Animating a significant Chicago intersection, this intense collaboration between architecture and landscape gives physical expression to Harriet Monroe’s founding vision for Poetry magazine as an “open door” that would increase poetry’s profile in society, help poets pursue their art, and cultivate public interest in the form.
The Poetry Foundation headquarters was conceived as a single volume, part building, part garden, fully interwoven with Chicago’s urban fabric. The corrugated, oxidized zinc enclosure begins as the building’s thermal envelope and emerges as a scrim-like garden wall wrapping the courtyard. This enclosure opens at the northeast corner, reaches out to the street to invite the public in. Visitors ascend two steps to find an unfolding progression of garden spaces leading to the lobby entrance. A grove of hornbeam and magnolia will mature to establish a shade canopy within the building. Moss plantings etch the ground plane that unites inside and out through the building’s curtain wall. The garden forms the backdrop for events and daily life within the Poetry Foundation’s headquarters. Visible from the street, through the scrim-like wall, building and garden are a single place, a home for poetry.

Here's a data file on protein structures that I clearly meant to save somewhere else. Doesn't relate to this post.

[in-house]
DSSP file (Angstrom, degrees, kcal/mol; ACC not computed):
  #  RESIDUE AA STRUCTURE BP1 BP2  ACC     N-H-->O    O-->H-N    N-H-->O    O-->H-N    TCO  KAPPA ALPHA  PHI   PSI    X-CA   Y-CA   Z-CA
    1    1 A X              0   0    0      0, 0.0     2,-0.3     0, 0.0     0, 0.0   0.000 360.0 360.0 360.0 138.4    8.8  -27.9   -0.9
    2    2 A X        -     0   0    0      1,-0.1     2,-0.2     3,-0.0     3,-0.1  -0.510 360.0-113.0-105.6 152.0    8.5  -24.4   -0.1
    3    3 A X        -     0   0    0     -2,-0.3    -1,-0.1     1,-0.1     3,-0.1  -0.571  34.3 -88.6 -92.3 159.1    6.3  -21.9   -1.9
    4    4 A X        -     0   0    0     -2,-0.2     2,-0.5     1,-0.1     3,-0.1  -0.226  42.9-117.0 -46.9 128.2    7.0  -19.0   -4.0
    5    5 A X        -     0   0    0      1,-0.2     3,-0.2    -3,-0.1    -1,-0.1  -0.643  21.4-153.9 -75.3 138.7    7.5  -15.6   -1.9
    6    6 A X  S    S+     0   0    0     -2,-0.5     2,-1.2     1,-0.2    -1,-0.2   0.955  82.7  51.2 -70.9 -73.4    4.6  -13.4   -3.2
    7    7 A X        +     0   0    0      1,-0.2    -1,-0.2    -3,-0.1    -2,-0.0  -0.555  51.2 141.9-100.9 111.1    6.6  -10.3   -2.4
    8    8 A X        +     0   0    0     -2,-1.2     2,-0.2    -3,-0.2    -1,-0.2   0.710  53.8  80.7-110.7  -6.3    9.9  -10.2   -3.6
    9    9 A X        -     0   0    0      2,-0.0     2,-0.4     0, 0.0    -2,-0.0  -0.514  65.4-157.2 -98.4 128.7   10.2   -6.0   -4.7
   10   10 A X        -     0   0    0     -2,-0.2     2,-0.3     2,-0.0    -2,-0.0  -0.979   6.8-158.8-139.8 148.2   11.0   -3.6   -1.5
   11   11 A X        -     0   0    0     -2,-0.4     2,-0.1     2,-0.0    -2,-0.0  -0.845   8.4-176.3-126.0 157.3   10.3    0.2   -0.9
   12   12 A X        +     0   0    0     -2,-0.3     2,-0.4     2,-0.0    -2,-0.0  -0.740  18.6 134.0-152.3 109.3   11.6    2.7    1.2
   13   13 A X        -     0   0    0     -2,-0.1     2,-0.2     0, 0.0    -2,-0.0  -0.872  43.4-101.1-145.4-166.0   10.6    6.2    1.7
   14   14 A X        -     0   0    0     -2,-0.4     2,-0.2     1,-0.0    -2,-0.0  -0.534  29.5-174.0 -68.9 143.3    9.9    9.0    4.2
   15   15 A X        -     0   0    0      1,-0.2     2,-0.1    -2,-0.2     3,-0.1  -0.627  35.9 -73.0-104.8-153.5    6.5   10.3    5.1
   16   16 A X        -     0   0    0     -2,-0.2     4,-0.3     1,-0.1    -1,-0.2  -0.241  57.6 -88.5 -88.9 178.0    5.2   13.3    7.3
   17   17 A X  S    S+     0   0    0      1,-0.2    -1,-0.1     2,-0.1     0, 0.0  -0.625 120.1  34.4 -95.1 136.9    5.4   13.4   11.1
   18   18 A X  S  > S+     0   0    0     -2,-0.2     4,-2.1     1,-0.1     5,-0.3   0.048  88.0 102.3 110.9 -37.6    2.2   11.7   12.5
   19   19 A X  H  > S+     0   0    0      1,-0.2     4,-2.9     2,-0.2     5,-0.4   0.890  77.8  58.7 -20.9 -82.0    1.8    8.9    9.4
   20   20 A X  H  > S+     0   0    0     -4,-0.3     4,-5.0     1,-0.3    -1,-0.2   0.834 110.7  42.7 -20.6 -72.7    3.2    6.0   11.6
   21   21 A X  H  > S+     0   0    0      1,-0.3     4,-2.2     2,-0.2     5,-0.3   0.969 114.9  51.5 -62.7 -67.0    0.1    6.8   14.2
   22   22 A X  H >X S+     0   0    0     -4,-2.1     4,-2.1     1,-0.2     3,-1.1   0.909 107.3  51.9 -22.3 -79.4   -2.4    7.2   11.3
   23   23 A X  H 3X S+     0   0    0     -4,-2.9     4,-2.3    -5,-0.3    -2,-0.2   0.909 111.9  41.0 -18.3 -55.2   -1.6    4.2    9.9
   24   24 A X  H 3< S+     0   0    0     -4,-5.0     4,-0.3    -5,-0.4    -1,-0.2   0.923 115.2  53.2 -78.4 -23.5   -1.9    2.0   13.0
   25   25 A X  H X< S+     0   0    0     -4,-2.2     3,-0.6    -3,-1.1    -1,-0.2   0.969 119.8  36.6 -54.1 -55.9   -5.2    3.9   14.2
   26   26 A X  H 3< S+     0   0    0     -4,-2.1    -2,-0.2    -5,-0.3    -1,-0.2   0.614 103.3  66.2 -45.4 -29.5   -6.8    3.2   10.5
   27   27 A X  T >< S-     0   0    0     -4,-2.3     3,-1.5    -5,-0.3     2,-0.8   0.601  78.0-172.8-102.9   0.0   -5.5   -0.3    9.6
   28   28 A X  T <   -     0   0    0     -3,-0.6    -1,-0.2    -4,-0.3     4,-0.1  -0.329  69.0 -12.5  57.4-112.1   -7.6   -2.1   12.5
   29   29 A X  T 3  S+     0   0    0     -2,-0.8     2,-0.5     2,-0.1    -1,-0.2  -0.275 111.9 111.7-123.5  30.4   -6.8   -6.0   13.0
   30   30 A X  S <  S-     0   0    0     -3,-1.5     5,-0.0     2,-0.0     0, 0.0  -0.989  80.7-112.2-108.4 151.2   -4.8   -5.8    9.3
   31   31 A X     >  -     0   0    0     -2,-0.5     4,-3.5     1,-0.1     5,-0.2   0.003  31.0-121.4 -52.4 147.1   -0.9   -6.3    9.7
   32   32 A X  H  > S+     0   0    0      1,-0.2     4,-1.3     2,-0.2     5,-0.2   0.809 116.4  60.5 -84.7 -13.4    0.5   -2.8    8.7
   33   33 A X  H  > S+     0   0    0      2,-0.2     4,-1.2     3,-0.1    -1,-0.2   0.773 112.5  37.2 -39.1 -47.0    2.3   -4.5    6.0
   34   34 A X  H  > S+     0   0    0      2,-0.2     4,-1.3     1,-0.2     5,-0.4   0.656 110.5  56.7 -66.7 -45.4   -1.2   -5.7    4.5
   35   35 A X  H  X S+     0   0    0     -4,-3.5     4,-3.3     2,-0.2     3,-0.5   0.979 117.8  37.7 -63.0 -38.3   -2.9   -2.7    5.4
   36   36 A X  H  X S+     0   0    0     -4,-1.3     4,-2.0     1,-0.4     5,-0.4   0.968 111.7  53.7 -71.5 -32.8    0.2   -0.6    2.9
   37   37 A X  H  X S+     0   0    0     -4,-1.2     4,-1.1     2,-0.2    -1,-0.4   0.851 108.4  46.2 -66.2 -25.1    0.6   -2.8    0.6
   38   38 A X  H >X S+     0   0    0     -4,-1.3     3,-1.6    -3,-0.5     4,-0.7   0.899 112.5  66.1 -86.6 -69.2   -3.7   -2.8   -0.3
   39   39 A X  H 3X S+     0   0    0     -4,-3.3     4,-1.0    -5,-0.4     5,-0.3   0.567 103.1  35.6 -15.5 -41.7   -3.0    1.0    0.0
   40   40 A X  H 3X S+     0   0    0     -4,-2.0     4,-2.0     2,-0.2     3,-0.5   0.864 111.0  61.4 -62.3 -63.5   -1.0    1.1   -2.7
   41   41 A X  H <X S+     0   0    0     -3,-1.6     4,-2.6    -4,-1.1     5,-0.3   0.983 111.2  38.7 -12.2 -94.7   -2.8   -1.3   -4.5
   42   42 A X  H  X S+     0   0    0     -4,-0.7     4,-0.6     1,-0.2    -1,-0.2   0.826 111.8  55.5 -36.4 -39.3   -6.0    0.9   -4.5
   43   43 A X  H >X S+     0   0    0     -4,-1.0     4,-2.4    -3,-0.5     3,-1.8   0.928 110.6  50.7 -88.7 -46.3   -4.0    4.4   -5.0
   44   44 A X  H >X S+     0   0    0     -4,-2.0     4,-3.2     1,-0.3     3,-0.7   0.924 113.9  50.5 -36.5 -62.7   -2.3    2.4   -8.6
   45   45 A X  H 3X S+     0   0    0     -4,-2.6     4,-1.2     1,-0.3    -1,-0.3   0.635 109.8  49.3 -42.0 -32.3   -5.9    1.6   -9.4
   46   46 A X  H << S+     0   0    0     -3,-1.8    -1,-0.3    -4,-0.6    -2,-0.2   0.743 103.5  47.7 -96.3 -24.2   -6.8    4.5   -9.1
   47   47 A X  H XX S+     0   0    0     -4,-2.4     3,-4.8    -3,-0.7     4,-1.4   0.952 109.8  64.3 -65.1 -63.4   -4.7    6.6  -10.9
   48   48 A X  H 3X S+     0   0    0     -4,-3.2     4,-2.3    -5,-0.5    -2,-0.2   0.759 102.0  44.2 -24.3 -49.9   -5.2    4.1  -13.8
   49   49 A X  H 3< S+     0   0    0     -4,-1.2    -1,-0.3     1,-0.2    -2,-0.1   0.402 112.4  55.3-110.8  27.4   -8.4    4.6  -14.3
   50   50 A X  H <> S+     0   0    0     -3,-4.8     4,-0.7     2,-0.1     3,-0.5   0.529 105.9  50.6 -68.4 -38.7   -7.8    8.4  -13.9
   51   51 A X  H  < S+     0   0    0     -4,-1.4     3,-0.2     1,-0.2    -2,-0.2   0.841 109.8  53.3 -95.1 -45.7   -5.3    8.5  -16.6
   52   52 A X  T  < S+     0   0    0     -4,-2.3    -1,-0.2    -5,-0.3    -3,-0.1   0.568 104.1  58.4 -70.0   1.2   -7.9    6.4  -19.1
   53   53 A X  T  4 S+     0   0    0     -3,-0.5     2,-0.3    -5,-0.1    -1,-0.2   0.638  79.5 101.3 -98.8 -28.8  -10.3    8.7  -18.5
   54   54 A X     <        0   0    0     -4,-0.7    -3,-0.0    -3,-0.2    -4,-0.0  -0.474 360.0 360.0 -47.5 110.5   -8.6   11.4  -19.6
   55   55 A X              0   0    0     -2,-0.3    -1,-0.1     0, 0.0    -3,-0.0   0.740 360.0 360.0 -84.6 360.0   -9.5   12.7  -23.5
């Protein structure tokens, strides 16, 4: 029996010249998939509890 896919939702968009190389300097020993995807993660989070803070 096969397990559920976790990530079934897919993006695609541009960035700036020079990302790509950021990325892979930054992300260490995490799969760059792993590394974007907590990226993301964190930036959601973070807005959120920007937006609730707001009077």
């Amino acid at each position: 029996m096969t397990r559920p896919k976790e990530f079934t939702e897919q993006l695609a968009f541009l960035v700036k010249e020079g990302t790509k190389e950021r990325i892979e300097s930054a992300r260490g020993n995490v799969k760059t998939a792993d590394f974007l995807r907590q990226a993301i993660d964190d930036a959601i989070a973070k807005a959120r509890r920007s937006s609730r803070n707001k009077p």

- Honor Award for Urban Design, Boston Society of Landscape Architects
- Honor Award for Architecture, American Institute of Architects
- The American Architecture Award, The Chicago Athenaeum & The European Centre